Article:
14. Reviewed by: Dave Calhoun
    May 26, 2013
    100
    It’s an exploration of all things surface, yes, but it has soul too.
  15. Reviewed by: Geoff Pevere
    Jan 31, 2014
    88
    An utterly ravishing portrait of listless luxuriance, a fantasy of decadent wealth and beauty.
  16. Reviewed by: John DeFore
    Nov 27, 2013
    88
    [Director Paolo Sorrentino] collects scenes of superficial extravagance and eccentricity, then finds the deeper yearnings they conceal.
  17. Reviewed by:  Jay Weissberg
    May 26, 2013
    90
    Sorrentino continues to tackle major topics using an extraordinary combination of broad brushstrokes and minute detail. Passion via the intellect has become his trademark, well suited to this dissection of empty diversions, indulged in by latter-day Neros fiddling while Rome burns.
User Score
7.8

Generally favorable reviews- based on 108 Ratings

User score distribution:
  1. Positive: 19 out of 25
  2. Negative: 5 out of 25
  1. Dec 21, 2013
    10
    This is not a film of Fellini. perhaps only the Italians can understand it. is closer to a malick's film. nature is replaced by the beauty ofThis is not a film of Fellini. perhaps only the Italians can understand it. is closer to a malick's film. nature is replaced by the beauty of the city and the great beauty.beauty wakes up at dawn, in the light of the sun. and the beauty is not in the decadence of fashion but in the garden with the children in the trials of a choir, in memory of a love. the beauty that is also salvation is at hand for all. this is the message, but you have to know how to get out of the cynical bunch and take it. Full Review »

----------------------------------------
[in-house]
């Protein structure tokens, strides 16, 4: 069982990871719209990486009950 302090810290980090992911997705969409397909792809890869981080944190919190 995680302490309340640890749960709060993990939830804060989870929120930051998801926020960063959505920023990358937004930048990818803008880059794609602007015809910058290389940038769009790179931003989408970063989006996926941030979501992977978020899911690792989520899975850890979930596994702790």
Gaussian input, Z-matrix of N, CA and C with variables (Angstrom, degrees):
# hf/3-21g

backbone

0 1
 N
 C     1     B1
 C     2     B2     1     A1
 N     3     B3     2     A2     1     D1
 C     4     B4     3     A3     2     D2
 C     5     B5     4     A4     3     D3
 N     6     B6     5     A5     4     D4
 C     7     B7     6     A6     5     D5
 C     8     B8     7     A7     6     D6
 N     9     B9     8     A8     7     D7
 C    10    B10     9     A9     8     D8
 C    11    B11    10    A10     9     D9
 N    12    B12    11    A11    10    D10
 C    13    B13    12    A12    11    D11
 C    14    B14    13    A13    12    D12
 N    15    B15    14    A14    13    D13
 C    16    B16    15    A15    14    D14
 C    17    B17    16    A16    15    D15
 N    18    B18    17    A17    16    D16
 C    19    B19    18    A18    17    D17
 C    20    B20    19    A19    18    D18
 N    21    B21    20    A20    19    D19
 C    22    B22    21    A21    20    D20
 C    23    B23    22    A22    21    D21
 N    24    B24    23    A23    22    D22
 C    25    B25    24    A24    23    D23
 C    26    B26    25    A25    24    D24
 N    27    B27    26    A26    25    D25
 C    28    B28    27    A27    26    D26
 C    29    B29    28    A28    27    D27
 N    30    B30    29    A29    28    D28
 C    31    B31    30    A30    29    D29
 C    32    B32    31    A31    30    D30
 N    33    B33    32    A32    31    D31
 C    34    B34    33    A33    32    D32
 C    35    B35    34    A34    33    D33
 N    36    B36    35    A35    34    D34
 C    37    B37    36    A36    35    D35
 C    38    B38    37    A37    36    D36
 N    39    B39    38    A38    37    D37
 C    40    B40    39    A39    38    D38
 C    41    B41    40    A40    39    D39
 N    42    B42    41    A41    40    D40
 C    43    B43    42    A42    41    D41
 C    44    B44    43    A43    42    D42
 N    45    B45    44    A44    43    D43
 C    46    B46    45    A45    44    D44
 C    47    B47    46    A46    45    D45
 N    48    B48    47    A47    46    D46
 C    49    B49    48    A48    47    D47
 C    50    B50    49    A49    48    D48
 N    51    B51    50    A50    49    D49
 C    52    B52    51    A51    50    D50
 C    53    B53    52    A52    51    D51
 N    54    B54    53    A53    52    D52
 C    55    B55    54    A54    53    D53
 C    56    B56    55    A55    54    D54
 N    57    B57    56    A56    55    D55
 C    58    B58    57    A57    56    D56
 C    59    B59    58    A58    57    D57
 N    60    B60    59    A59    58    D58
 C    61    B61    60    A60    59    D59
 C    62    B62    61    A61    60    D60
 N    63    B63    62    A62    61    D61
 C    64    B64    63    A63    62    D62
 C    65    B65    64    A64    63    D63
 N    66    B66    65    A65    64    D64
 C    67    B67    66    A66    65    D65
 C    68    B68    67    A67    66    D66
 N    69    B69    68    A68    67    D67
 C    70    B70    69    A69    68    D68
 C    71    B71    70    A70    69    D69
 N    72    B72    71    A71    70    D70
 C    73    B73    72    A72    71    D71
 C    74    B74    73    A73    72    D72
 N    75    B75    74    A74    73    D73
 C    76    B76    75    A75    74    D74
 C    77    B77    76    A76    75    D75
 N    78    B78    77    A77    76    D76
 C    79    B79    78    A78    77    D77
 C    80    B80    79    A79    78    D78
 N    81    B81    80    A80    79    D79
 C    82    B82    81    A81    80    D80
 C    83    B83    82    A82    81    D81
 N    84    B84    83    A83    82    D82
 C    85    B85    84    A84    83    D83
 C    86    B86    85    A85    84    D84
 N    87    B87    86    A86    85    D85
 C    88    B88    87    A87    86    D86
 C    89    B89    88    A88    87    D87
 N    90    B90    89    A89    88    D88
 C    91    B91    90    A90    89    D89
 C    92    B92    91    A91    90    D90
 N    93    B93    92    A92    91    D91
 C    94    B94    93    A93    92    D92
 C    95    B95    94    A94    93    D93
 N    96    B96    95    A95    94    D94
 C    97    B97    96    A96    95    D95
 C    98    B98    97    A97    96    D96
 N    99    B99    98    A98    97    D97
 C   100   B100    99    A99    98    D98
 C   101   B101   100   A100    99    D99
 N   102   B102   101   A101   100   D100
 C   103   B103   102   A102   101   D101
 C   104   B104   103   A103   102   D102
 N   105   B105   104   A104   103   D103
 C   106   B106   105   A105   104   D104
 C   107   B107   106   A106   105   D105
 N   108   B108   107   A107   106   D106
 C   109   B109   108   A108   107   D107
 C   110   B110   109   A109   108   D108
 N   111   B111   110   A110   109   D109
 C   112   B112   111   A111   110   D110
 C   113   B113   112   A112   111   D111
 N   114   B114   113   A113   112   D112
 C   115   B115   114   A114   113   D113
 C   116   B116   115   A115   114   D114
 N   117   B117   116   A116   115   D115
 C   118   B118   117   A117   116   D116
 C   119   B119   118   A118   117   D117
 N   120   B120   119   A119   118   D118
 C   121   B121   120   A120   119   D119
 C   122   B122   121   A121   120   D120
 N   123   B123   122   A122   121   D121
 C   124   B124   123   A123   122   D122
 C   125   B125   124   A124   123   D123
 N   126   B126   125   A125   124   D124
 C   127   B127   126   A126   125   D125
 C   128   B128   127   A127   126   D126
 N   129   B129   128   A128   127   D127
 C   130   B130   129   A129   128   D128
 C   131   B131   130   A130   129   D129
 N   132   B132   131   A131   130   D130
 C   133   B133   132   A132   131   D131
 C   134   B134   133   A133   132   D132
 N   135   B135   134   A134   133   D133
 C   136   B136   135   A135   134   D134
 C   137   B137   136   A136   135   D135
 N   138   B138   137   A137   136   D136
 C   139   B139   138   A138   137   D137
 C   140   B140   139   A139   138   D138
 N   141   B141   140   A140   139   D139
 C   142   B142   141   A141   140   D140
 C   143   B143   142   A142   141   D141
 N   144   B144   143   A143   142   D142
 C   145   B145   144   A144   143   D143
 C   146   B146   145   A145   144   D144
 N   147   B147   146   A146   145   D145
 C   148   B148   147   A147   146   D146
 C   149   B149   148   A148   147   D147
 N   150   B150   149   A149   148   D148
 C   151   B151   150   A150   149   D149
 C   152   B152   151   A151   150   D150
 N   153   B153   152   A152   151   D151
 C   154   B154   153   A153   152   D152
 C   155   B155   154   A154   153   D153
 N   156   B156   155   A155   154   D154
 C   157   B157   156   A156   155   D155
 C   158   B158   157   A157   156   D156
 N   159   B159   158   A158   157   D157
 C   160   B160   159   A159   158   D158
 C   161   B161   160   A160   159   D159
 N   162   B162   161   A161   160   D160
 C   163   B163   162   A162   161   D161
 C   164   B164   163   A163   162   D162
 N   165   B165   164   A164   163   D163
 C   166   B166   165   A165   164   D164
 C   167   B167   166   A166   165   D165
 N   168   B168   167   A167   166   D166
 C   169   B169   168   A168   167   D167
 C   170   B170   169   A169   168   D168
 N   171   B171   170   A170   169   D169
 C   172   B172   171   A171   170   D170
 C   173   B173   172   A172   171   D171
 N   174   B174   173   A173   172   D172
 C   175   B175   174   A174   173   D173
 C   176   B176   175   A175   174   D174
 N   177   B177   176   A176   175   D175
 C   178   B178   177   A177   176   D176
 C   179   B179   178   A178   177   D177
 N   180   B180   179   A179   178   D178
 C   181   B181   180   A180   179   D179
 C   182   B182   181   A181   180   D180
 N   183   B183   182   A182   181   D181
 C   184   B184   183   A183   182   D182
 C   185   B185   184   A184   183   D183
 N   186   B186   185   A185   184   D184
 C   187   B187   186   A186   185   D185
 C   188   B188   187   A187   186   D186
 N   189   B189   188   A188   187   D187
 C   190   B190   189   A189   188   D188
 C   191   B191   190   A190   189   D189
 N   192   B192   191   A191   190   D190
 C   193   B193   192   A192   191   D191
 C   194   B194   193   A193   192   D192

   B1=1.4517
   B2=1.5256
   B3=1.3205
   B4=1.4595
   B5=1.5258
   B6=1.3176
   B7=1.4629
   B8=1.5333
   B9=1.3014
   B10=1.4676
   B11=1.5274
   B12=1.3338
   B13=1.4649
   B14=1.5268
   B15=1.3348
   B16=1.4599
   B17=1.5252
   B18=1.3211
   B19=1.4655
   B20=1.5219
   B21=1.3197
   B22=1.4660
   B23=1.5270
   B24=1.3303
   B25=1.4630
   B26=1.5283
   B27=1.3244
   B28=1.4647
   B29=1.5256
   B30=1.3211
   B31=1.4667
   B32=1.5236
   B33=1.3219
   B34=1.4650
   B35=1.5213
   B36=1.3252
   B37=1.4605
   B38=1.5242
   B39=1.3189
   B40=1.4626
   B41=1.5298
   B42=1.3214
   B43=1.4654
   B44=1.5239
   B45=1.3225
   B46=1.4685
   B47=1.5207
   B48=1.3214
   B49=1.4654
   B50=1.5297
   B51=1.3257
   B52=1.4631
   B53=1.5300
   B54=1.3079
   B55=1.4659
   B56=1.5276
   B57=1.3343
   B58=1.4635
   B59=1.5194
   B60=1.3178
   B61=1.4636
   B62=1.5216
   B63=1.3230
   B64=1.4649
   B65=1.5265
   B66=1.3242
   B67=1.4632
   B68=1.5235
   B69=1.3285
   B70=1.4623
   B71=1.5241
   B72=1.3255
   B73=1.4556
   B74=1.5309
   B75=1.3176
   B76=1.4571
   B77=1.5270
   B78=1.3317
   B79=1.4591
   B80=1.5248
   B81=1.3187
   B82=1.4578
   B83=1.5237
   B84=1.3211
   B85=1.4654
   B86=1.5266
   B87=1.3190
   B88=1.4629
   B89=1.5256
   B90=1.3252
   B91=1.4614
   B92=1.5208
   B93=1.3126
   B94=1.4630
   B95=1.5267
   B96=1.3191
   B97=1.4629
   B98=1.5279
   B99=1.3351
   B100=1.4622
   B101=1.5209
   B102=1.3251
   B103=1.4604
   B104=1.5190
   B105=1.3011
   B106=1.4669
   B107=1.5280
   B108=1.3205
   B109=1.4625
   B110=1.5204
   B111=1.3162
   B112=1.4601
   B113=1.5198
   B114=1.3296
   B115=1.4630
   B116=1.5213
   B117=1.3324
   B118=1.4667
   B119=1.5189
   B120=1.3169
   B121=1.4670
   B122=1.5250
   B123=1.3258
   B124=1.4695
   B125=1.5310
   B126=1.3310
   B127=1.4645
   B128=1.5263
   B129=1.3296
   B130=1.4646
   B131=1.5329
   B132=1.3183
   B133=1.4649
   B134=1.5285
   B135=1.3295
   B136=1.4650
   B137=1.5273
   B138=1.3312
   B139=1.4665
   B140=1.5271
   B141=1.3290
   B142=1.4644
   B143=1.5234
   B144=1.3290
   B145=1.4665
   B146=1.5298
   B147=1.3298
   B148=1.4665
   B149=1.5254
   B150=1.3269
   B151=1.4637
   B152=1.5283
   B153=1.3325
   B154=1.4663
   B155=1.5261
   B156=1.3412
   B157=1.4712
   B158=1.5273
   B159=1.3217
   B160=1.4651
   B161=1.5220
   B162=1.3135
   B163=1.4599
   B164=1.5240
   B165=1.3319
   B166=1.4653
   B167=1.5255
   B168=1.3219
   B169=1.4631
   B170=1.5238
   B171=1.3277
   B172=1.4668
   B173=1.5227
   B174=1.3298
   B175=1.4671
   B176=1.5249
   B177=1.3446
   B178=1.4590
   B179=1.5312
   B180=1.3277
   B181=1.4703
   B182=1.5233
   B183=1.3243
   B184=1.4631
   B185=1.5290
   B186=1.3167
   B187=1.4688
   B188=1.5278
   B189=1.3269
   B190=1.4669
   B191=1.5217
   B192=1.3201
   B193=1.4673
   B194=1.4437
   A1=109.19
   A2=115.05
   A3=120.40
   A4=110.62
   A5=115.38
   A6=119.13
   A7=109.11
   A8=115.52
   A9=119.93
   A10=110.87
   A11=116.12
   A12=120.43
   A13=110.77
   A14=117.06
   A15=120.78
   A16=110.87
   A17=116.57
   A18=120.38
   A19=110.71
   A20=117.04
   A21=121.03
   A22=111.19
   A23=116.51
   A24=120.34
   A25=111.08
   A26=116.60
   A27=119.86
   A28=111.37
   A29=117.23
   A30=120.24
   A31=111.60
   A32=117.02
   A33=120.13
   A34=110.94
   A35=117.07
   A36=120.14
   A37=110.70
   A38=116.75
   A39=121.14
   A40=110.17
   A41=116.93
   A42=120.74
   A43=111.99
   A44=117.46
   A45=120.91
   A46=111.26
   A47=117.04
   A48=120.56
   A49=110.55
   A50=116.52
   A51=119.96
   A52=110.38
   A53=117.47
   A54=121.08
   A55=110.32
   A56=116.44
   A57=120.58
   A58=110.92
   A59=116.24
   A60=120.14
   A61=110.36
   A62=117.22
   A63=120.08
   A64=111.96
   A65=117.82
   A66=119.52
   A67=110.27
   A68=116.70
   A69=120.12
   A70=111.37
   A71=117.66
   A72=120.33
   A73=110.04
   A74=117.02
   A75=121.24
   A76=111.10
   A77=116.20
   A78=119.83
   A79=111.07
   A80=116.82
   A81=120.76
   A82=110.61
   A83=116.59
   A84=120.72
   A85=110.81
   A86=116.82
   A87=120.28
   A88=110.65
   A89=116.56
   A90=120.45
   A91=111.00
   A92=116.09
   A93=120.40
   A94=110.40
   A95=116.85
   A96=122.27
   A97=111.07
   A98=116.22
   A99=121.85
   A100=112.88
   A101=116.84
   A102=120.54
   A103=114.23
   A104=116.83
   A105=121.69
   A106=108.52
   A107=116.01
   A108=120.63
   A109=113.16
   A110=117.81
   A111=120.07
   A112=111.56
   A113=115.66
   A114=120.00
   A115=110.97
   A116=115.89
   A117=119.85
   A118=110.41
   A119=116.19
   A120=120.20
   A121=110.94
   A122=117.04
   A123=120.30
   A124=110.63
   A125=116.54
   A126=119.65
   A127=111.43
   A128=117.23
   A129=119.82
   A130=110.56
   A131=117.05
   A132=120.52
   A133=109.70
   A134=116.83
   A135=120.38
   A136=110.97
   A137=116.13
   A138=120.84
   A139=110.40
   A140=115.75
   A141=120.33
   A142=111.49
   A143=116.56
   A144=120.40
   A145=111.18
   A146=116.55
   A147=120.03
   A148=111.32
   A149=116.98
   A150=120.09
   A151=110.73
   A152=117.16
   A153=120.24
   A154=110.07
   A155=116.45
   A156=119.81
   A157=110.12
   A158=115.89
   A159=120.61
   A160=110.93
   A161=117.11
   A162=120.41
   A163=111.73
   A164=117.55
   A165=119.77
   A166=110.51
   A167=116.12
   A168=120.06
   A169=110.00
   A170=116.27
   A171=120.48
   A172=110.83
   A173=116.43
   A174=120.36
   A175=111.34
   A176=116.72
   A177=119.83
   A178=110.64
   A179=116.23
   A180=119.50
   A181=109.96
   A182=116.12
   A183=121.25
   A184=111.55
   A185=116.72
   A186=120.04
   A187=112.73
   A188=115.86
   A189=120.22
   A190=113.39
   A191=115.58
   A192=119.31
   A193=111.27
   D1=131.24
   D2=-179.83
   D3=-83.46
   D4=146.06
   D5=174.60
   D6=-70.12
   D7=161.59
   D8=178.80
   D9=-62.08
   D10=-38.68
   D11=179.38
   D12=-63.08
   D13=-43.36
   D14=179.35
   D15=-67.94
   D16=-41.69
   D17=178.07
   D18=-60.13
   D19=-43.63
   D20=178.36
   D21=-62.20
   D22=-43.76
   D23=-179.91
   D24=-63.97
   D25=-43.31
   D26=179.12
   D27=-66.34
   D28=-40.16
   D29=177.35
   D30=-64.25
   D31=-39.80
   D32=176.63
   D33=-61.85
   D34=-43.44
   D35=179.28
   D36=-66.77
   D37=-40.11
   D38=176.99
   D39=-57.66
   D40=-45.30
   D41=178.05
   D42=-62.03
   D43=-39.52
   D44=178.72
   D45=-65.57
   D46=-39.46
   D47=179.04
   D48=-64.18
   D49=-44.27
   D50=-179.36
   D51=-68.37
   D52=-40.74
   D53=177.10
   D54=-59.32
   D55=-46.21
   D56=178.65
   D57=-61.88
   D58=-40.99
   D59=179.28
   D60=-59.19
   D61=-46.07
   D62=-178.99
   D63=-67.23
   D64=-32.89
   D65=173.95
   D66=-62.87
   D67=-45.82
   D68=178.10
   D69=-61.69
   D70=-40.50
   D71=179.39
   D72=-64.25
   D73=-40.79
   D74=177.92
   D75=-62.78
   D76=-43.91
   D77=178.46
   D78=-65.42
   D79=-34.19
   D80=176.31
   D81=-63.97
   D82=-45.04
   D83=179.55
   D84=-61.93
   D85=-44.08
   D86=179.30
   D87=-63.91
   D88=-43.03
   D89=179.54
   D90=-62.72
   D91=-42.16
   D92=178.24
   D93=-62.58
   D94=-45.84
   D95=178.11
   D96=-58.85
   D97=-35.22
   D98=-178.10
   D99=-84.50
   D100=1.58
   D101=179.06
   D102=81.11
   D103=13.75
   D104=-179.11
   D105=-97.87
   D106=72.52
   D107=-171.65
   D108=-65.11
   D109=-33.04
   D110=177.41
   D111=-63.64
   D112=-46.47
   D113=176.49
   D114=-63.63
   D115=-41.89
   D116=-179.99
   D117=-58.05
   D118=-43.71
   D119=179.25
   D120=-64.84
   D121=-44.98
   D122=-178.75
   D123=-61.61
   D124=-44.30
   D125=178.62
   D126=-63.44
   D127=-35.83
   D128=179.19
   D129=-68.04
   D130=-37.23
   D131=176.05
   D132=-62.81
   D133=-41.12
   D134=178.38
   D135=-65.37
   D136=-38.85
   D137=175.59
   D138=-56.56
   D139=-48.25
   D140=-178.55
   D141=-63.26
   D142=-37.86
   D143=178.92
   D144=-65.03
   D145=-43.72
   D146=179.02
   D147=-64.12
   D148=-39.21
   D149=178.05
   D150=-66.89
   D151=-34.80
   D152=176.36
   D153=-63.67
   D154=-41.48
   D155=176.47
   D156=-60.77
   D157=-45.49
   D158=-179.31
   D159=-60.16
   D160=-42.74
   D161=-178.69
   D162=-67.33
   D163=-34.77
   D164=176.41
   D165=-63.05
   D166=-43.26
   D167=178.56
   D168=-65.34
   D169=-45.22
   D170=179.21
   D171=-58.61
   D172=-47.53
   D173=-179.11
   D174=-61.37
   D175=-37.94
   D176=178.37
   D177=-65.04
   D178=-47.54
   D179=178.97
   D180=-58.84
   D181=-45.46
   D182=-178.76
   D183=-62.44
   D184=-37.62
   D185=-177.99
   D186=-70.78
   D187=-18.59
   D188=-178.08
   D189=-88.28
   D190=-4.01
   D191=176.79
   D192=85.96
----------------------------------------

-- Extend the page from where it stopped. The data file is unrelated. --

2. Dec 21, 2013
    6
    There is plenty of beauty in this movie, no doubt. I think the director of this movie was trying to make a Fellini-like film, in which he (toThere is plenty of beauty in this movie, no doubt. I think the director of this movie was trying to make a Fellini-like film, in which he (to some extent) succeeded. The cinematography is brilliant there, but in my opinion, a good movie needs not only a form, no matter how outstanding it is, but some substance as well. And there is none of it, just a stream of consciousness, which is quite popular among professional critics. But I am not a critic, I am just a guy who likes good movies, and this is not one of them. Full Review »
  3. Lyn
    Mar 28, 2014
    10
    Not sure I would have understood a movie like this at age 25 ... but though I've not reached the lead character's age (65), his mix ofNot sure I would have understood a movie like this at age 25 ... but though I've not reached the lead character's age (65), his mix of introspection and escapism really struck a chord. His day-to-day life is populated by serious and frivolous people doing frivolous and serious things, but in the pauses between their sometimes weird events, he's thinking deeply about the decisions of his life and what it all means. It helps that the lead actor has a face you can get lost in -- not handsome, but riveting. And visually overall, it's brilliantly inventive without being too "arty." Have to say, for those who might be scared off by all the Fellini references: this is much more coherent than Fellini -- at least it was to me. Full Review »